INTERVENTION OF THE HEAD
Wednesday, 18 July 2001
The Report of the Secretary General, as well as the "New African Initiative", continuously draw attention to the need for integrated initiatives. Integrated initiatives are needed not only to avoid that duplication which still characterises so many international programmes, but to ensure that all our efforts aim at participation and inclusion, and are achieved through an process that is inclusive.
Globalisation will only truly serve the human family if it becomes a process of inclusion. The process of globalisation must enhance respect for the dignity of every individual person. It must foster the unity of the human family. It must serve the responsible stewardship for all of creation which has been entrusted to humankind. A globalisation which is accompanied by widespread exclusion is simply not global.
Globalisation is a fact, but also a challenge. Globalisation can generate great opportunities for creativity and initiative. It makes many of the barriers of the past irrelevant. But globalisation is driven by human persons, it is influenced by their decisions. It is not isolated from wider human aspirations. Globalisation with inclusion can only be achieved by a conscious effort at solidarity, the fruit of concrete decisions on the part of human beings.
To achieve globalisation with inclusion on the international level requires concerted efforts to identify and to overcome those factors which cause exclusion. It requires the establishment of a network of norms and rules, but also of ideals. It requires the realisation that responding to the needs of the weakest is a long term investment for the good of all, including the strongest and most powerful. Pope John Paul II has stressed that "it is in the interests of the rich countries to chose the path of solidarity, for only in this way can lasting peace for humanity be secured" (Ecclesia in Africa, n.114)
The Report of the Secretary General illustrates the need to establish new models of partnership aimed at the inclusion of Africa, and of all Africans, women and men, as protagonists of their own future and as partners in our common search for a vision of development worthy of the human person. We need forms of partnership which will render Africa a strong partner, on an equal footing with any part of the world, in our global endeavours. These partnerships must place poverty reduction at their centre, so that all human persons in Africa can be helped realise the God-given potential they possess.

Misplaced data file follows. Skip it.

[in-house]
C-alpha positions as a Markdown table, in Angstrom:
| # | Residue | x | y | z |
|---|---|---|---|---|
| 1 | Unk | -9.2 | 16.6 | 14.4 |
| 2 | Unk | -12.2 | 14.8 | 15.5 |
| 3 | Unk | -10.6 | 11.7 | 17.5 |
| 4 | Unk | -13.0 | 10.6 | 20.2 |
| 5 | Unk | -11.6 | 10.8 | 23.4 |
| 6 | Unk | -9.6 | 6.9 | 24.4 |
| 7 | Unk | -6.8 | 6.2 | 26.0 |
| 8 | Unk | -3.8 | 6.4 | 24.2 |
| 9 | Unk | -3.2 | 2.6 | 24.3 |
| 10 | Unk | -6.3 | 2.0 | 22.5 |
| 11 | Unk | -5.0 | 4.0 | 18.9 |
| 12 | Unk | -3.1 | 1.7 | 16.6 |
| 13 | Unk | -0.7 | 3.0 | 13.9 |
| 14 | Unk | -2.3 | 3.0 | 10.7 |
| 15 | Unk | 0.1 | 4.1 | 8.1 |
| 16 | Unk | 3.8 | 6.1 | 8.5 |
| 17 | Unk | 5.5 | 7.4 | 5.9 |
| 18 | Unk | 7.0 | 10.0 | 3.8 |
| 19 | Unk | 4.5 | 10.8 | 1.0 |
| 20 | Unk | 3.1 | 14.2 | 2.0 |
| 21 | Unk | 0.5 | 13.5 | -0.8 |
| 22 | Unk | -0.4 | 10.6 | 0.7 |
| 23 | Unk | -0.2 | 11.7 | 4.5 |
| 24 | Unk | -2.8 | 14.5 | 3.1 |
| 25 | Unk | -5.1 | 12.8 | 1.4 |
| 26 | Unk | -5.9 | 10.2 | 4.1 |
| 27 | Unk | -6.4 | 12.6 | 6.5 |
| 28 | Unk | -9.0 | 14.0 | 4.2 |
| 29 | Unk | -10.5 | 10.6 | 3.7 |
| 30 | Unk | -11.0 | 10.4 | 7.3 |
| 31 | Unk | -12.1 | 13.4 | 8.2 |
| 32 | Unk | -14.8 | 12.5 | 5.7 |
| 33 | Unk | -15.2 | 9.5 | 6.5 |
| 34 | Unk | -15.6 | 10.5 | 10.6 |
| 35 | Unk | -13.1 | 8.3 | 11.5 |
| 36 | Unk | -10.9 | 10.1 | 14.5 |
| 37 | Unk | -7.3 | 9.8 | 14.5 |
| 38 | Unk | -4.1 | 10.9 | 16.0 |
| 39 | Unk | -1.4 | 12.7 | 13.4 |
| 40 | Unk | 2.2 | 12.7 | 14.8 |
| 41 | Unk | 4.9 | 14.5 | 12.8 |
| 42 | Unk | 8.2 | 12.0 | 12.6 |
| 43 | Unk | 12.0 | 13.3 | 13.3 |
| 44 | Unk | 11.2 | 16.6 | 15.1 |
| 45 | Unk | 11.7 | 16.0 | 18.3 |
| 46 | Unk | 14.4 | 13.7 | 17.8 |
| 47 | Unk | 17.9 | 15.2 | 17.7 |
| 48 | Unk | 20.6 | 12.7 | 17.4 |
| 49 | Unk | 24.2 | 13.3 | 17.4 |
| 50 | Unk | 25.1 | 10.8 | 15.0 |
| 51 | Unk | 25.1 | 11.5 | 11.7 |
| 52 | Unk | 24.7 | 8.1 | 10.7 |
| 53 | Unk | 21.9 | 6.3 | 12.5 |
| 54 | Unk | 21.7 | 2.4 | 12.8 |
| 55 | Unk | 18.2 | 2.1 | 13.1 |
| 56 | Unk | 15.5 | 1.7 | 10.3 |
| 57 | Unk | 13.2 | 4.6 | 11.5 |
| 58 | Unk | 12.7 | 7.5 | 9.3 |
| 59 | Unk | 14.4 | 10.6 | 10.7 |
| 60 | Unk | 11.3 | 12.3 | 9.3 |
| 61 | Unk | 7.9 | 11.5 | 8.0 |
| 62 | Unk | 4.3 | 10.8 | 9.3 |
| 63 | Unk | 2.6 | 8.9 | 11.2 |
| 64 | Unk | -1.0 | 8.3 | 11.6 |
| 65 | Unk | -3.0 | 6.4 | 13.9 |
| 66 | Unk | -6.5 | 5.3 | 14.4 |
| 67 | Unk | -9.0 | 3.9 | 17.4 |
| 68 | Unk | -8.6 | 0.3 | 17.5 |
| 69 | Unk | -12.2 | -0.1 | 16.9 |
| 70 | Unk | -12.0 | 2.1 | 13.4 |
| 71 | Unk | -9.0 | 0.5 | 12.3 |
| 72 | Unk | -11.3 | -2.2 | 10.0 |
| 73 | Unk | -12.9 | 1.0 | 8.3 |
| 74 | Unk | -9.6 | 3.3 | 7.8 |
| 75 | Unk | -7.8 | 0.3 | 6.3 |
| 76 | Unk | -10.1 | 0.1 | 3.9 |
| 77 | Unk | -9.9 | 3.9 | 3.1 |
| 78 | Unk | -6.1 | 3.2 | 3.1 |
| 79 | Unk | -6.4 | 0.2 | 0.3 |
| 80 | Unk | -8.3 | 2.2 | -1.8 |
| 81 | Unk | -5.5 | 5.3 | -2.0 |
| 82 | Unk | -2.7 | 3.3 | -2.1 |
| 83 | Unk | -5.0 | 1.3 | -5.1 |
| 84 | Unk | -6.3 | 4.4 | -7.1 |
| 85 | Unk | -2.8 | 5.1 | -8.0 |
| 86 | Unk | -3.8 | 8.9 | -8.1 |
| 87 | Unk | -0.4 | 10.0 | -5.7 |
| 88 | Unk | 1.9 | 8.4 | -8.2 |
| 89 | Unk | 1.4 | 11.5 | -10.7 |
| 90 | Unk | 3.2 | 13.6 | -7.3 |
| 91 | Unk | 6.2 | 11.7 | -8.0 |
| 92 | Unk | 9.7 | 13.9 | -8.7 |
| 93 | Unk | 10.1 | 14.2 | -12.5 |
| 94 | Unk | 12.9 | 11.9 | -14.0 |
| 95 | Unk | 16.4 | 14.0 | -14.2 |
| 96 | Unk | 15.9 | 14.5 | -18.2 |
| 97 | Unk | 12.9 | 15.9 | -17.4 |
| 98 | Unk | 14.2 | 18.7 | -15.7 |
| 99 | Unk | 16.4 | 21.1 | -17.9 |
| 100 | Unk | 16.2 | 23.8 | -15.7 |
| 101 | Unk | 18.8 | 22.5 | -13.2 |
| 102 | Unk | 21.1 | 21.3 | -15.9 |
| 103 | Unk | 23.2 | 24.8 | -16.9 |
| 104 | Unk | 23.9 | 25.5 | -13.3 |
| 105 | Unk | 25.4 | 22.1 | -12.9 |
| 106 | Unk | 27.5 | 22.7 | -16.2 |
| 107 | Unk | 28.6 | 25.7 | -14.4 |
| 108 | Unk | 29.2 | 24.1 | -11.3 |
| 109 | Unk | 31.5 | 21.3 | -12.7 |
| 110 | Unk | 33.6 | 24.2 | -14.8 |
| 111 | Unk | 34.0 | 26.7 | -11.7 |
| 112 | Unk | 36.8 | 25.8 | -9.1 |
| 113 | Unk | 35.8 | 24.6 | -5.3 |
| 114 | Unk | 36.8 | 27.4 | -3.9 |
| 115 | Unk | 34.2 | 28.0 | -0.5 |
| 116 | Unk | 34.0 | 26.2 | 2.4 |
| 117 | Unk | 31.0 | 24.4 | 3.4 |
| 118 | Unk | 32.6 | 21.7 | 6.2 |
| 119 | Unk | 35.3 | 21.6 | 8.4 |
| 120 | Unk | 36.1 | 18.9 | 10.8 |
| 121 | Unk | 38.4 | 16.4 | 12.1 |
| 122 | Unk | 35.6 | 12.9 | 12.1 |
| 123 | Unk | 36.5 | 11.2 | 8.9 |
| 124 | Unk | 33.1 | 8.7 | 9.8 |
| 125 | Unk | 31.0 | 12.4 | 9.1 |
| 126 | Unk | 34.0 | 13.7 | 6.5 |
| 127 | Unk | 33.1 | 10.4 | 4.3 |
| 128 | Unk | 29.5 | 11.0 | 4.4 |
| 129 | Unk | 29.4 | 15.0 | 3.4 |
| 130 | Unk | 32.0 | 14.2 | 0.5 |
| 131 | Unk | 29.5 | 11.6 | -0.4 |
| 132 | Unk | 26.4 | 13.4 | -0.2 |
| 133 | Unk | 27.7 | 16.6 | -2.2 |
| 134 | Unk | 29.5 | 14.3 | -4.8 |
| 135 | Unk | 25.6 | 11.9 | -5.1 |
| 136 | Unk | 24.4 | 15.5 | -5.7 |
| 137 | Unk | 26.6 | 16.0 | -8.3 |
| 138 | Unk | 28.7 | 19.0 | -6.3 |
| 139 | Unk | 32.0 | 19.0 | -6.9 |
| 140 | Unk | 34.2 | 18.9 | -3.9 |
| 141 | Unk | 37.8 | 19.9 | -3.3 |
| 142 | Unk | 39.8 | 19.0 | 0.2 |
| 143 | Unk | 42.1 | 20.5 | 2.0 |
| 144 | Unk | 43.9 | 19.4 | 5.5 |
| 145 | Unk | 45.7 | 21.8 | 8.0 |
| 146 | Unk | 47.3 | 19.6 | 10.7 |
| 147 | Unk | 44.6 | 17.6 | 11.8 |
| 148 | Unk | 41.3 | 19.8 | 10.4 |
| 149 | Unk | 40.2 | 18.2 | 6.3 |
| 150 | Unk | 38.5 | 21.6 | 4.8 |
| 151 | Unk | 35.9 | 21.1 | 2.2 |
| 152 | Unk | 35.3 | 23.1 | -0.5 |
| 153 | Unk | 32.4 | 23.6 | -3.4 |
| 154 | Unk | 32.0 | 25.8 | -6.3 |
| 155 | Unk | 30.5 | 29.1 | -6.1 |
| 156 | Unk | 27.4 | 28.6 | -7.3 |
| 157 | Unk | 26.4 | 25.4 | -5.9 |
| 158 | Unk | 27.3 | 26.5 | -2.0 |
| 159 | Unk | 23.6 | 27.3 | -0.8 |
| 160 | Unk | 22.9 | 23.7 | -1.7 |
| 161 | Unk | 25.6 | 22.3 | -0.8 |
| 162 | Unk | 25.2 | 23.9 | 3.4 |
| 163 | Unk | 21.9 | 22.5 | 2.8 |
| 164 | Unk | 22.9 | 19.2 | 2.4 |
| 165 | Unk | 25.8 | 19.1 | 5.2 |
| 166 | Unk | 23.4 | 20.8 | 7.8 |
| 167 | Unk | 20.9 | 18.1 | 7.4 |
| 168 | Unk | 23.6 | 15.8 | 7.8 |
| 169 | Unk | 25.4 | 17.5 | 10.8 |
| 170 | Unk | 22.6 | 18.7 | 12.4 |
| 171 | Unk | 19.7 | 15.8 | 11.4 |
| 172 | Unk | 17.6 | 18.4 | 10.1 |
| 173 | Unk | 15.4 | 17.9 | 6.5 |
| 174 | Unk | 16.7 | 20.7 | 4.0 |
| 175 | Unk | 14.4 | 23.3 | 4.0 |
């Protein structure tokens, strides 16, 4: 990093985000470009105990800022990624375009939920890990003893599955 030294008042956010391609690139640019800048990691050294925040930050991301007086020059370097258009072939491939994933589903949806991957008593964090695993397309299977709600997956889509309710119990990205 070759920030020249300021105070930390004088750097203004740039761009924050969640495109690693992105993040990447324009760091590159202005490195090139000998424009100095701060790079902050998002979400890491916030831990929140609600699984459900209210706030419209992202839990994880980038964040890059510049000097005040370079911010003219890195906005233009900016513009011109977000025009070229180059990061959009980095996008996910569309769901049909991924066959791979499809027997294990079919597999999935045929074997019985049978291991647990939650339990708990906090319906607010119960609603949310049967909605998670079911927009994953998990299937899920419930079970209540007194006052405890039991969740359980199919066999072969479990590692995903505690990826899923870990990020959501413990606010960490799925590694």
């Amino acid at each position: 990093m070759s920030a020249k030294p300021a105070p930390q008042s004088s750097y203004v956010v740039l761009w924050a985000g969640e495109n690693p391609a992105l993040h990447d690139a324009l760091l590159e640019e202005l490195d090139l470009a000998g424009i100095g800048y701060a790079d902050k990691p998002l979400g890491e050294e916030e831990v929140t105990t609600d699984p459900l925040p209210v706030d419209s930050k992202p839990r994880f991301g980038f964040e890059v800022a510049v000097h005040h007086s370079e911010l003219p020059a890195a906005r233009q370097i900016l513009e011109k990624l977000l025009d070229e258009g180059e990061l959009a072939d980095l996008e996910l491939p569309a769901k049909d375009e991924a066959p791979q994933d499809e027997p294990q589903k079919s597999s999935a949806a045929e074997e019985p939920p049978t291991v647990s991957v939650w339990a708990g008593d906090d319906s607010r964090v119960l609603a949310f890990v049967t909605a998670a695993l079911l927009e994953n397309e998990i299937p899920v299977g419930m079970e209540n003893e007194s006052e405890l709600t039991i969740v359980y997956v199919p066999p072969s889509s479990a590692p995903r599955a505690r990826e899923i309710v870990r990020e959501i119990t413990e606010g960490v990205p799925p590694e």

There is something about solidarity which places it above simple calculation. We cannot build a world order based on solidarity starting out only from a narrow notion of national or economic interest, much less from one inspired by protection of current advantage or domination. Solidarity in the era of globalisation requires a new concept of global citizenship, of global responsibility. It is patently unfair to require the poorer countries to open their markets, while maintaining heavy protection on products in which they have comparative advantage. An open system based on free market and competition should be deeply concerned, even from within its own internal logic, when it sees that Africa's share of the world market is eroding.
In much of our discussion we have addressed Africa's problems. We should also highlight Africa's opportunity, and the immense human and cultural richness which Africa possesses and from which we can all learn. African culture, its rich sense of family and community are under challenge in a global culture at times overly dominated by individualism. Respect for the human rights of every individual person can be achieved most effectively in a culture which also fosters also a sense of responsibility and of sharing.
The strikingly rapid urbanization in Africa, to which the Secretary General refers, also poses cultural and human challenges. Greater efforts must be made to ensure that rural communities are made more sustainable, not just through land-reform, but through investment in the sustainable communities. This means bringing improved health, education and safe water to rural communities.
It means investing in food security and in communications infrastructures. Poverty reduction strategies must also be inclusive in the sense that the address the root causes of rural poverty, and enable rural communities to become full participants in the political, cultural and economic life of their country. This is a special duty we have to the youth of rural African communities who have the right to have hope for the future of the communities to which they belong (cf. Ecclesia in Africa n.115)
On many occasions, our discussions have touched on the consequences of conflict in Africa. We need a new concerted effort to bring peace to the women, children and men who have known only the horrors of war, in some cases for generations. This is the responsibility of all, both within Africa and outside. It is unacceptable to talk here about peace and not take the necessary steps to construct peace, through the strengthening of secure democratic, participative instructions. It is unacceptable to demand efforts for peace, and at the same time close one's eyes to shameful factors of economic interest which nourish some conflicts, as the Secretary General noted, or worse still to the constant traffic of arms which still flows into conflict or high risk areas.
Only comprehensive, inclusive programmes which are owned by the citizens of the developing countries will achieve a development which is truly sustainable. We must invest in the people of Africa, and have confidence in the fact that they themselves are the first to desire peace, to desire a better and prosperous future for themselves and for the families. They are the ones who most desire a united and thriving continent.
*L'Osservatore Roman 22.7.2001 p.2.
L'Osservatore Romano. Weekly Edition in English n.30 p.4, 6.